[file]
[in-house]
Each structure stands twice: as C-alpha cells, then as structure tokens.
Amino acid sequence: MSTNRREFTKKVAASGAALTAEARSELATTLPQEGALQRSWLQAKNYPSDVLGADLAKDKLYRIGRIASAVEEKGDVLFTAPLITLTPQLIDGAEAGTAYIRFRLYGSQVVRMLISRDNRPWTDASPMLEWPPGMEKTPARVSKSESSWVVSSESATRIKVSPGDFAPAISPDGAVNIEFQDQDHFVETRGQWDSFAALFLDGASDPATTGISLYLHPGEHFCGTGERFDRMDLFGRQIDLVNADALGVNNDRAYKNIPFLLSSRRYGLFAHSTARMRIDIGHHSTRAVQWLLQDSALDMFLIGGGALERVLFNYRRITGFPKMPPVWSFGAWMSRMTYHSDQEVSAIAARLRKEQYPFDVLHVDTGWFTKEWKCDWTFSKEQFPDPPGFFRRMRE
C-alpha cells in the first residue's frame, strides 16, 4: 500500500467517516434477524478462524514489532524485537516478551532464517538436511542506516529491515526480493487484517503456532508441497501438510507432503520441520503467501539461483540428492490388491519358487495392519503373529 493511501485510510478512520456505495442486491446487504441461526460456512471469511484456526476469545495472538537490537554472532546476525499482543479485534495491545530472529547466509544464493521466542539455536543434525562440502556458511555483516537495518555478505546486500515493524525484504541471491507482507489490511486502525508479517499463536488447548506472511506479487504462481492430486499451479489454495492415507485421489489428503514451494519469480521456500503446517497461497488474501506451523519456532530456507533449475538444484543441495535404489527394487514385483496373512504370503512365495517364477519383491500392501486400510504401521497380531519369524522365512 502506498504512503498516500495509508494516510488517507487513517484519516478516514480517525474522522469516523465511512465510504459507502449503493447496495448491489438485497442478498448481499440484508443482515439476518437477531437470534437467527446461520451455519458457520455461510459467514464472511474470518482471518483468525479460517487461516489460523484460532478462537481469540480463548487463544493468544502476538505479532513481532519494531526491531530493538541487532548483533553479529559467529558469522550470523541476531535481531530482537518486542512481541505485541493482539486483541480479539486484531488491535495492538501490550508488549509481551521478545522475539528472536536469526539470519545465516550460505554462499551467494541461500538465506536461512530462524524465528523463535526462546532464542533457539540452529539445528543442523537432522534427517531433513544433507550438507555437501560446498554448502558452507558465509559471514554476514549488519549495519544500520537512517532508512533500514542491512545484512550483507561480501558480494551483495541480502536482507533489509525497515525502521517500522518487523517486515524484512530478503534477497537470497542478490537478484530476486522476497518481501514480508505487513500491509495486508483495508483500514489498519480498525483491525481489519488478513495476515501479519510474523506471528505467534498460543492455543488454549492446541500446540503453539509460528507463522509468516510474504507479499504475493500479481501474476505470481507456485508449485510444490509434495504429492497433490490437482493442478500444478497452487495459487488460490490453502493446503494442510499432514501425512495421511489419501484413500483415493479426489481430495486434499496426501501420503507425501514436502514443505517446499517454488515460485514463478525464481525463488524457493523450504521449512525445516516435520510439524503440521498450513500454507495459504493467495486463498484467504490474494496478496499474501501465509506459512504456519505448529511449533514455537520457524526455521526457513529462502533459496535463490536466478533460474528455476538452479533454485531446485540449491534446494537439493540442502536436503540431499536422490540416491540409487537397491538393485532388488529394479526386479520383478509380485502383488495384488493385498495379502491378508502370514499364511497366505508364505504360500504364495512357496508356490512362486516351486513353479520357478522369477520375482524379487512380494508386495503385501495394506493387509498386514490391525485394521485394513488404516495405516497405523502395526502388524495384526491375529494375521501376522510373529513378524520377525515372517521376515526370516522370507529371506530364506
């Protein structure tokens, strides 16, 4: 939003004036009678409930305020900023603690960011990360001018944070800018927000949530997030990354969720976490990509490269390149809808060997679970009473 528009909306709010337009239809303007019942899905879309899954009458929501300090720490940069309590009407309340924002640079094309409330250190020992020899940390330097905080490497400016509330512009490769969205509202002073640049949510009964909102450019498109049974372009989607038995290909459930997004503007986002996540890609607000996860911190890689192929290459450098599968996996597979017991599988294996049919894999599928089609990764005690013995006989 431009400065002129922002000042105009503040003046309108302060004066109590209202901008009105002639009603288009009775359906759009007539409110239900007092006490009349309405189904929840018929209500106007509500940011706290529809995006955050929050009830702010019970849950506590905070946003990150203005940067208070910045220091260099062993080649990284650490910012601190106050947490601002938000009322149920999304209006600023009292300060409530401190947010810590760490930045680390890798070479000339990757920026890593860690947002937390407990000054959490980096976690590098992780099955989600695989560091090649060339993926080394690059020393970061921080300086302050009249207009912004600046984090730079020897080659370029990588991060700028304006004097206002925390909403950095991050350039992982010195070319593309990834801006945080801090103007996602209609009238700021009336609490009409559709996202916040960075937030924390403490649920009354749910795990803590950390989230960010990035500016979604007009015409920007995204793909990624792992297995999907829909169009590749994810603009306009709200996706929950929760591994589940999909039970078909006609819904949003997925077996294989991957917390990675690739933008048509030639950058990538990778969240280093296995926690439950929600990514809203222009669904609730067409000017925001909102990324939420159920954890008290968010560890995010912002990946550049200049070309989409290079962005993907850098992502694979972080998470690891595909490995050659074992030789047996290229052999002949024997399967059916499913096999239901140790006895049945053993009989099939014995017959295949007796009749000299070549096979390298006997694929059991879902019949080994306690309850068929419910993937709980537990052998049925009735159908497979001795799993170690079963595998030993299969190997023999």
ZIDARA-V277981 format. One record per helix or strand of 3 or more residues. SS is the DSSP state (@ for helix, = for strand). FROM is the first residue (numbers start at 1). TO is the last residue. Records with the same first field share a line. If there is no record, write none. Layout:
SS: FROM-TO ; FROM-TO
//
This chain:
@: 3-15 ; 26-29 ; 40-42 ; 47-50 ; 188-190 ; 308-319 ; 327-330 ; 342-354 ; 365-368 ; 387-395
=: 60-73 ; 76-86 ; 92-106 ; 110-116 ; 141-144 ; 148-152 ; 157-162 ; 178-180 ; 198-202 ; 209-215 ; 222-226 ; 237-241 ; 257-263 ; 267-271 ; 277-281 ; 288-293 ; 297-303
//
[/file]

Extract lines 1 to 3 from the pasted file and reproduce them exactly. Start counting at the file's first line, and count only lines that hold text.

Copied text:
[in-house]
Each structure stands twice: as C-alpha cells, then as structure tokens.
Amino acid sequence: MSTNRREFTKKVAASGAALTAEARSELATTLPQEGALQRSWLQAKNYPSDVLGADLAKDKLYRIGRIASAVEEKGDVLFTAPLITLTPQLIDGAEAGTAYIRFRLYGSQVVRMLISRDNRPWTDASPMLEWPPGMEKTPARVSKSESSWVVSSESATRIKVSPGDFAPAISPDGAVNIEFQDQDHFVETRGQWDSFAALFLDGASDPATTGISLYLHPGEHFCGTGERFDRMDLFGRQIDLVNADALGVNNDRAYKNIPFLLSSRRYGLFAHSTARMRIDIGHHSTRAVQWLLQDSALDMFLIGGGALERVLFNYRRITGFPKMPPVWSFGAWMSRMTYHSDQEVSAIAARLRKEQYPFDVLHVDTGWFTKEWKCDWTFSKEQFPDPPGFFRRMRE